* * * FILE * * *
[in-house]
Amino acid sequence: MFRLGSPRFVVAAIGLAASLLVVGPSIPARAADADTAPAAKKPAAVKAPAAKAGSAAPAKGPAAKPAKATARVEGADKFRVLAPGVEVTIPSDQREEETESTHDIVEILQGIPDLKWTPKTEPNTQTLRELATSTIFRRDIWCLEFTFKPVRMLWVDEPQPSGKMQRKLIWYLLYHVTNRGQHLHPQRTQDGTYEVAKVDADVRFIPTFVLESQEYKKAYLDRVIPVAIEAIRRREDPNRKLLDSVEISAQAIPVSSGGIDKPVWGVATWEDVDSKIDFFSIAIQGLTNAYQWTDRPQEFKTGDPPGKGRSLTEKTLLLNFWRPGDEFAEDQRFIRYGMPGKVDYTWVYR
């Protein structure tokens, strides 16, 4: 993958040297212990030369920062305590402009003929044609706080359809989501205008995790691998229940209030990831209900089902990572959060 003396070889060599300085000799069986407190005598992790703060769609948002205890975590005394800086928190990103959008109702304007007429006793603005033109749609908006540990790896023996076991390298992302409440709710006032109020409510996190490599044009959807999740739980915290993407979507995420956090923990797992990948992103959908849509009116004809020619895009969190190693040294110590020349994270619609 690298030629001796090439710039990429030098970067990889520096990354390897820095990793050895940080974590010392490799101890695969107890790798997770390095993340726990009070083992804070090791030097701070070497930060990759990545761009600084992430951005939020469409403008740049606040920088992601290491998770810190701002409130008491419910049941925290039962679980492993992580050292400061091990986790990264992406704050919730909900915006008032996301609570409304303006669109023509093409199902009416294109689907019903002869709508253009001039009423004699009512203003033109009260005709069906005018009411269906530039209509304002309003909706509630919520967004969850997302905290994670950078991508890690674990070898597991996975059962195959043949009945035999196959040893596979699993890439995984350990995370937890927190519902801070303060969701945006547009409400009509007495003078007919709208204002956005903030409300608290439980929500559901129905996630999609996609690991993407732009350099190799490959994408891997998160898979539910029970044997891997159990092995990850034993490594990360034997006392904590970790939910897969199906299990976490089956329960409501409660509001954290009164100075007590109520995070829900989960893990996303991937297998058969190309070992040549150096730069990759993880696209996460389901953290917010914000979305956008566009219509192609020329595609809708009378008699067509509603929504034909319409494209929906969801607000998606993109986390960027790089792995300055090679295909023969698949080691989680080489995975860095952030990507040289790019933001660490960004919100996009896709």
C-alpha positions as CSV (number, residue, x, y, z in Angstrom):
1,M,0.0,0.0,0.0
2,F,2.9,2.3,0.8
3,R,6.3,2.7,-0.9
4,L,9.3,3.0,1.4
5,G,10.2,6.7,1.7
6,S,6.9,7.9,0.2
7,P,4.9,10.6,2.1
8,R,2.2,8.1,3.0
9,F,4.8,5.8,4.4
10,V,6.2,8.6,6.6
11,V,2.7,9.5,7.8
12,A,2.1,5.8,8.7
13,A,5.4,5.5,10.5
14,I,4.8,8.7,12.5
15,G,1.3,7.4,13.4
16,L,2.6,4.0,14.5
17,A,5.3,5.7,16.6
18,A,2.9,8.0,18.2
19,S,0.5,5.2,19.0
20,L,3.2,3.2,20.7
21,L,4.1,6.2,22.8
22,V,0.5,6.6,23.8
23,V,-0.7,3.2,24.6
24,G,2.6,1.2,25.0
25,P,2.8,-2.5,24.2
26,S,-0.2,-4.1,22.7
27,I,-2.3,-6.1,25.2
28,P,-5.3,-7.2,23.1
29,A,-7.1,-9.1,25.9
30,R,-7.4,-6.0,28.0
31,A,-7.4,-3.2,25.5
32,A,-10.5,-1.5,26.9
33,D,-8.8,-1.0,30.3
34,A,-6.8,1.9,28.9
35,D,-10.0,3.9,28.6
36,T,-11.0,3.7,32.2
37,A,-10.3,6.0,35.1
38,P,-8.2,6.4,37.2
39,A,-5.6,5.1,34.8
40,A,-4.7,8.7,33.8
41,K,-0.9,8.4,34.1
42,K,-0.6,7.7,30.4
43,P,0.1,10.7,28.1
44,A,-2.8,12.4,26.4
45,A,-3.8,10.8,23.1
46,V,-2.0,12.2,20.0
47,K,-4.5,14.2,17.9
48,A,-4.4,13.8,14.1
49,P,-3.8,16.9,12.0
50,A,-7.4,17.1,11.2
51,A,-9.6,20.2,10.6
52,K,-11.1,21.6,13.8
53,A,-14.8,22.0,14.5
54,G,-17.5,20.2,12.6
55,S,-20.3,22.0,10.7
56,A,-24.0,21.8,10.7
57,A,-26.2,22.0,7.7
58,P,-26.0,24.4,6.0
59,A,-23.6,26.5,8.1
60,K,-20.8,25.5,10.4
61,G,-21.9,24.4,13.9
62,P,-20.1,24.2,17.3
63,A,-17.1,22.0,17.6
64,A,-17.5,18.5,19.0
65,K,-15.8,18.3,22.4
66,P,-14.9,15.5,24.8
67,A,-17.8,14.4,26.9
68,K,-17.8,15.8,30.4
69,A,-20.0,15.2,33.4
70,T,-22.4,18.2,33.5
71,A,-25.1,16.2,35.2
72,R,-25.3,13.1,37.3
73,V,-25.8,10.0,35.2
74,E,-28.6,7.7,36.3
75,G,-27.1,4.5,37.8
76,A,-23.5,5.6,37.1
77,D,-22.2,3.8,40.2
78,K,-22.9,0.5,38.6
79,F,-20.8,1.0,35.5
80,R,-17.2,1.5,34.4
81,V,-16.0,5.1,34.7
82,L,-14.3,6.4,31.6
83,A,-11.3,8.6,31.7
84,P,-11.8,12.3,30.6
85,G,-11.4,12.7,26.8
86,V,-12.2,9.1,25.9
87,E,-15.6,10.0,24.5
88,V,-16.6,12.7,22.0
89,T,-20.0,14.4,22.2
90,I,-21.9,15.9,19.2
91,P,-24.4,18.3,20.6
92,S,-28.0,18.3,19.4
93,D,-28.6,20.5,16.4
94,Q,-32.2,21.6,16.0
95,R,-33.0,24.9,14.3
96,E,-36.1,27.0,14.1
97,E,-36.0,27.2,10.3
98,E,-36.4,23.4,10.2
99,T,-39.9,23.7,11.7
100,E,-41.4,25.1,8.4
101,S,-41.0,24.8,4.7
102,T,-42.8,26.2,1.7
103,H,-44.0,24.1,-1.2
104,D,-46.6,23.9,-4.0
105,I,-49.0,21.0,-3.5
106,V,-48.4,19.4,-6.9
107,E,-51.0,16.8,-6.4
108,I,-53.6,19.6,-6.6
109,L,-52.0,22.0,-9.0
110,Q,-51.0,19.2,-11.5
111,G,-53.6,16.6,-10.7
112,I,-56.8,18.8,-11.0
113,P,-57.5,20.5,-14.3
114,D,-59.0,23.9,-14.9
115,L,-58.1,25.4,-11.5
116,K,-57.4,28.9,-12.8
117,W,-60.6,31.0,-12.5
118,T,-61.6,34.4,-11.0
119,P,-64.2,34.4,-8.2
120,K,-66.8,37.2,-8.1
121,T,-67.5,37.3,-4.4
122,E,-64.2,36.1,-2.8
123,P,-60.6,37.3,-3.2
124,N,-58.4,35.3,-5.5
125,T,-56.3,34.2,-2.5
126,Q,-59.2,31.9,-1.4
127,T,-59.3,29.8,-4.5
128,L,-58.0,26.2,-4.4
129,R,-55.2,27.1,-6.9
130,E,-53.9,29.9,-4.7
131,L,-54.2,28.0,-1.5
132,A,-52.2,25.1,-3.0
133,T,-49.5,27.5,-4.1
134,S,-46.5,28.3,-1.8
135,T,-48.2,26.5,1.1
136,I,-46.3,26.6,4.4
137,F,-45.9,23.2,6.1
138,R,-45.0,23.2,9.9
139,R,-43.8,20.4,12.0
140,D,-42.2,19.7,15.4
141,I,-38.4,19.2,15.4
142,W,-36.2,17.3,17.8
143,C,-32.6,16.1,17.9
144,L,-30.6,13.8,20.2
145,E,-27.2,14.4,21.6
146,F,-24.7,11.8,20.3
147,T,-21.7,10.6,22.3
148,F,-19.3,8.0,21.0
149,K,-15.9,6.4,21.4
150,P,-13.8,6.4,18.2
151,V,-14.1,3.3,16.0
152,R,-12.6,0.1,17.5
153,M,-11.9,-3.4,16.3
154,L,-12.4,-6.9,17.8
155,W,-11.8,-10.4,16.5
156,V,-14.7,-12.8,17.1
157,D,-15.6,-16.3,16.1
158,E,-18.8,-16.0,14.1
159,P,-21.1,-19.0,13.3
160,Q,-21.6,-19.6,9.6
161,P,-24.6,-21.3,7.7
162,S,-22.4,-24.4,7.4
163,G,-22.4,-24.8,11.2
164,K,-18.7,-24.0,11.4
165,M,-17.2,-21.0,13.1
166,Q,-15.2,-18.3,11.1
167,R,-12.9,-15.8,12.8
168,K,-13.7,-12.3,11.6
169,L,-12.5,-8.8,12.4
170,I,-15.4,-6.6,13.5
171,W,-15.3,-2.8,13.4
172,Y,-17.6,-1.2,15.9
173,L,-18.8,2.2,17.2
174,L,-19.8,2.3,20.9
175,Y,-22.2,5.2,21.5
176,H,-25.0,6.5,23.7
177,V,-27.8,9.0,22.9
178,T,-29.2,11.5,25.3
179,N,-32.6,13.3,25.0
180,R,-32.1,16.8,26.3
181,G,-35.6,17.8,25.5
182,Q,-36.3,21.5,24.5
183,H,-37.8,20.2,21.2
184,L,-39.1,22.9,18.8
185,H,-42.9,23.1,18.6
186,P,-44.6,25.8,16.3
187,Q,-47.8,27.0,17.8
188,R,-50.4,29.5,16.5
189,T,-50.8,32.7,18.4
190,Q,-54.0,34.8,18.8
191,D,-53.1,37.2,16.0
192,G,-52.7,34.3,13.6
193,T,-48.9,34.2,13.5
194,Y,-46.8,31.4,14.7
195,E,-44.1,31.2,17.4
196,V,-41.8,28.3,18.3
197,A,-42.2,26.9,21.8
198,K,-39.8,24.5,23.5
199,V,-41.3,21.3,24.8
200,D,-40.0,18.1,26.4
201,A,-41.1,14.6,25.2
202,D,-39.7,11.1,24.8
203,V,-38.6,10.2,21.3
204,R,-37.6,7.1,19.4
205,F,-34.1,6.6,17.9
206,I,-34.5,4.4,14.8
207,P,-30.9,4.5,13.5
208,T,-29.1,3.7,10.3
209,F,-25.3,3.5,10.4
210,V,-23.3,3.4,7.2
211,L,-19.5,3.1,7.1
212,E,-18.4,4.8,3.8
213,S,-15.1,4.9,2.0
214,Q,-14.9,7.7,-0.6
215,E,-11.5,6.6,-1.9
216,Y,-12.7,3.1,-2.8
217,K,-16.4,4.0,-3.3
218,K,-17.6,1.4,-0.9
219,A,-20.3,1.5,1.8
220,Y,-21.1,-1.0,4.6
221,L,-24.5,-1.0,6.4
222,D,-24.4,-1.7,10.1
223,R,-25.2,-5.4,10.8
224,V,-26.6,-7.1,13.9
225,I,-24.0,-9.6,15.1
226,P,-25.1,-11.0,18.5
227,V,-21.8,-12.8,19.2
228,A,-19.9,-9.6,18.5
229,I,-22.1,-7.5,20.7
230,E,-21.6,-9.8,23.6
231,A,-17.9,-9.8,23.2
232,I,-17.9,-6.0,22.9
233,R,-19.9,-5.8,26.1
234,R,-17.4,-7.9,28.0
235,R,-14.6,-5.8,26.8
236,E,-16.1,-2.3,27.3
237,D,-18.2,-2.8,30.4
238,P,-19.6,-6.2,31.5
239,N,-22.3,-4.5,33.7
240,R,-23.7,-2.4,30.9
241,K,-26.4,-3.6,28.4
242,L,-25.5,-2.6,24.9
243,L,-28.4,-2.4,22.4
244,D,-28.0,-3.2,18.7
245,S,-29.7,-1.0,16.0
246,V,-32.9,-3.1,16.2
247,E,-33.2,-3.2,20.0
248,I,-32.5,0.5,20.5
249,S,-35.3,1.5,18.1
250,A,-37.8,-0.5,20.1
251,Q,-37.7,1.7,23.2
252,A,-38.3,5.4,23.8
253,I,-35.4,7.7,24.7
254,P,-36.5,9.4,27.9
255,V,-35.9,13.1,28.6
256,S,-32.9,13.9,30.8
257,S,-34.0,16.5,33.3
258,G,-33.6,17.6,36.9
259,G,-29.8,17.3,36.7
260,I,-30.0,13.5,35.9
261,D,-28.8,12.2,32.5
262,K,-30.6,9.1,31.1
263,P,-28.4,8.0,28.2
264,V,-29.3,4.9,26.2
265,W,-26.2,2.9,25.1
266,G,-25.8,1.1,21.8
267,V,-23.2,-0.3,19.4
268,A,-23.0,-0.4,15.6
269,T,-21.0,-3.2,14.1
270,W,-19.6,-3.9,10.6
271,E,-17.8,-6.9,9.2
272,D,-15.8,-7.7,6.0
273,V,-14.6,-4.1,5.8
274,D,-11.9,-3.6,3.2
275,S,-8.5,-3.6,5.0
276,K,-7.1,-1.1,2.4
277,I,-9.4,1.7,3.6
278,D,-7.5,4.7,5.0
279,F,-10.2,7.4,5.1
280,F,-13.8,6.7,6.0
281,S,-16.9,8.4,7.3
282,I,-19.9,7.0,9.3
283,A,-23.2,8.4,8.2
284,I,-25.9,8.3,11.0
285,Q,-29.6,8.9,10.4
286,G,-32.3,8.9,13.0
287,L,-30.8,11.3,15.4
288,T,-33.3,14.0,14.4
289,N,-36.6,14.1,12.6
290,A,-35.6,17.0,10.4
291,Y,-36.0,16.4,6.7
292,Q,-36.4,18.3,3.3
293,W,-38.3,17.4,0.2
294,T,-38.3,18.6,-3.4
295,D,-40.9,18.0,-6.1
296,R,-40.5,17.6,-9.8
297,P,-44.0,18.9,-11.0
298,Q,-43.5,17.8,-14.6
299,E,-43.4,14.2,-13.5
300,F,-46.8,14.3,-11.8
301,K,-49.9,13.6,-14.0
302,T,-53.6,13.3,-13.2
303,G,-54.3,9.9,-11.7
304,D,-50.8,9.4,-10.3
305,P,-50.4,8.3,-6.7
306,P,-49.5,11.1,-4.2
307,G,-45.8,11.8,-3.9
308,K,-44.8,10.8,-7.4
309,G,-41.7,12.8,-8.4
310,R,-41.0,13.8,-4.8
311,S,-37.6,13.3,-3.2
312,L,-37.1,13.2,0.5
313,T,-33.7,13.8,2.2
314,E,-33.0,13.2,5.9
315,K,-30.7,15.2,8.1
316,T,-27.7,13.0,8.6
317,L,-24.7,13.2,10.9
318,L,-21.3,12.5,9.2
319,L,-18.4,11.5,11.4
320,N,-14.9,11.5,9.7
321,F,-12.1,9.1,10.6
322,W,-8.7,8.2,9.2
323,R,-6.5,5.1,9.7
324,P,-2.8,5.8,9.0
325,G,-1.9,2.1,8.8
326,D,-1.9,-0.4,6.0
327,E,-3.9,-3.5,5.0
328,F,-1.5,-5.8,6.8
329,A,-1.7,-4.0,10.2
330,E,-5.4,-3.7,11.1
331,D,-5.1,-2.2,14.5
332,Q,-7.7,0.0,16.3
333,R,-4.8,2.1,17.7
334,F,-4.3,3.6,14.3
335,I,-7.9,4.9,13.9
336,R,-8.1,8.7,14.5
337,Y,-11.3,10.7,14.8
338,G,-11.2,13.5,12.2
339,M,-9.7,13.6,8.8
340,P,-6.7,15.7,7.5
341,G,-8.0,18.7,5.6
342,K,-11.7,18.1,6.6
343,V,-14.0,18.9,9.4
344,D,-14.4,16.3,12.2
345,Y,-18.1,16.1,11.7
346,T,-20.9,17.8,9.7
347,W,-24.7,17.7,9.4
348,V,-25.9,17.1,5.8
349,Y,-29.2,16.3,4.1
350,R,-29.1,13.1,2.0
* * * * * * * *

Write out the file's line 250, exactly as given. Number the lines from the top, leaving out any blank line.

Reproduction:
246,V,-32.9,-3.1,16.2